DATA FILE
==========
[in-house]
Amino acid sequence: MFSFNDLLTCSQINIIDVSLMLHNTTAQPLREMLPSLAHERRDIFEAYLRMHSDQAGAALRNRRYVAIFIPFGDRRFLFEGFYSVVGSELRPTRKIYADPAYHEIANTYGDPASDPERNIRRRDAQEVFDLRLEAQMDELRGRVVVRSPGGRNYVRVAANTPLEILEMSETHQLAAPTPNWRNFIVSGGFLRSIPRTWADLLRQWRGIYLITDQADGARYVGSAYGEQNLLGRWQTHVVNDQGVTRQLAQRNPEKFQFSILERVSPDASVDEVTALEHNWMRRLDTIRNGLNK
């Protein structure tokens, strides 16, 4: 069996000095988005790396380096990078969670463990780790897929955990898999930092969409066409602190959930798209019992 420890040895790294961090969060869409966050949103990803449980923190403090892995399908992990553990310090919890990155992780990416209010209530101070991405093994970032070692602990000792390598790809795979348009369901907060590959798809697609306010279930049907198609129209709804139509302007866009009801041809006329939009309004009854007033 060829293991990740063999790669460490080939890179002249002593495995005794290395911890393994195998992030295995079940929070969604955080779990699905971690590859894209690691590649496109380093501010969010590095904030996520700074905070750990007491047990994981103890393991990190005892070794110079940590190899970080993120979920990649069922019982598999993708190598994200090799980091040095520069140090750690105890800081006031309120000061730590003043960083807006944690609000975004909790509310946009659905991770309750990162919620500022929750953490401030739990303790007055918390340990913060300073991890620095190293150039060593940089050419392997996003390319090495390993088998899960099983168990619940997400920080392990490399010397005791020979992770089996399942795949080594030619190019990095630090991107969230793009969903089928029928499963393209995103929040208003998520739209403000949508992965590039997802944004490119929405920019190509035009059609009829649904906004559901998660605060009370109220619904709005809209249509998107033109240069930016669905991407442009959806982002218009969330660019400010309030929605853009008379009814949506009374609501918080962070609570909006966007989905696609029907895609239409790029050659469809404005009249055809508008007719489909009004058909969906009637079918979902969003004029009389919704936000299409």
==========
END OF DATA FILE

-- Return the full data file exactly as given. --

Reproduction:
[in-house]
Amino acid sequence: MFSFNDLLTCSQINIIDVSLMLHNTTAQPLREMLPSLAHERRDIFEAYLRMHSDQAGAALRNRRYVAIFIPFGDRRFLFEGFYSVVGSELRPTRKIYADPAYHEIANTYGDPASDPERNIRRRDAQEVFDLRLEAQMDELRGRVVVRSPGGRNYVRVAANTPLEILEMSETHQLAAPTPNWRNFIVSGGFLRSIPRTWADLLRQWRGIYLITDQADGARYVGSAYGEQNLLGRWQTHVVNDQGVTRQLAQRNPEKFQFSILERVSPDASVDEVTALEHNWMRRLDTIRNGLNK
């Protein structure tokens, strides 16, 4: 069996000095988005790396380096990078969670463990780790897929955990898999930092969409066409602190959930798209019992 420890040895790294961090969060869409966050949103990803449980923190403090892995399908992990553990310090919890990155992780990416209010209530101070991405093994970032070692602990000792390598790809795979348009369901907060590959798809697609306010279930049907198609129209709804139509302007866009009801041809006329939009309004009854007033 060829293991990740063999790669460490080939890179002249002593495995005794290395911890393994195998992030295995079940929070969604955080779990699905971690590859894209690691590649496109380093501010969010590095904030996520700074905070750990007491047990994981103890393991990190005892070794110079940590190899970080993120979920990649069922019982598999993708190598994200090799980091040095520069140090750690105890800081006031309120000061730590003043960083807006944690609000975004909790509310946009659905991770309750990162919620500022929750953490401030739990303790007055918390340990913060300073991890620095190293150039060593940089050419392997996003390319090495390993088998899960099983168990619940997400920080392990490399010397005791020979992770089996399942795949080594030619190019990095630090991107969230793009969903089928029928499963393209995103929040208003998520739209403000949508992965590039997802944004490119929405920019190509035009059609009829649904906004559901998660605060009370109220619904709005809209249509998107033109240069930016669905991407442009959806982002218009969330660019400010309030929605853009008379009814949506009374609501918080962070609570909006966007989905696609029907895609239409790029050659469809404005009249055809508008007719489909009004058909969906009637079918979902969003004029009389919704936000299409």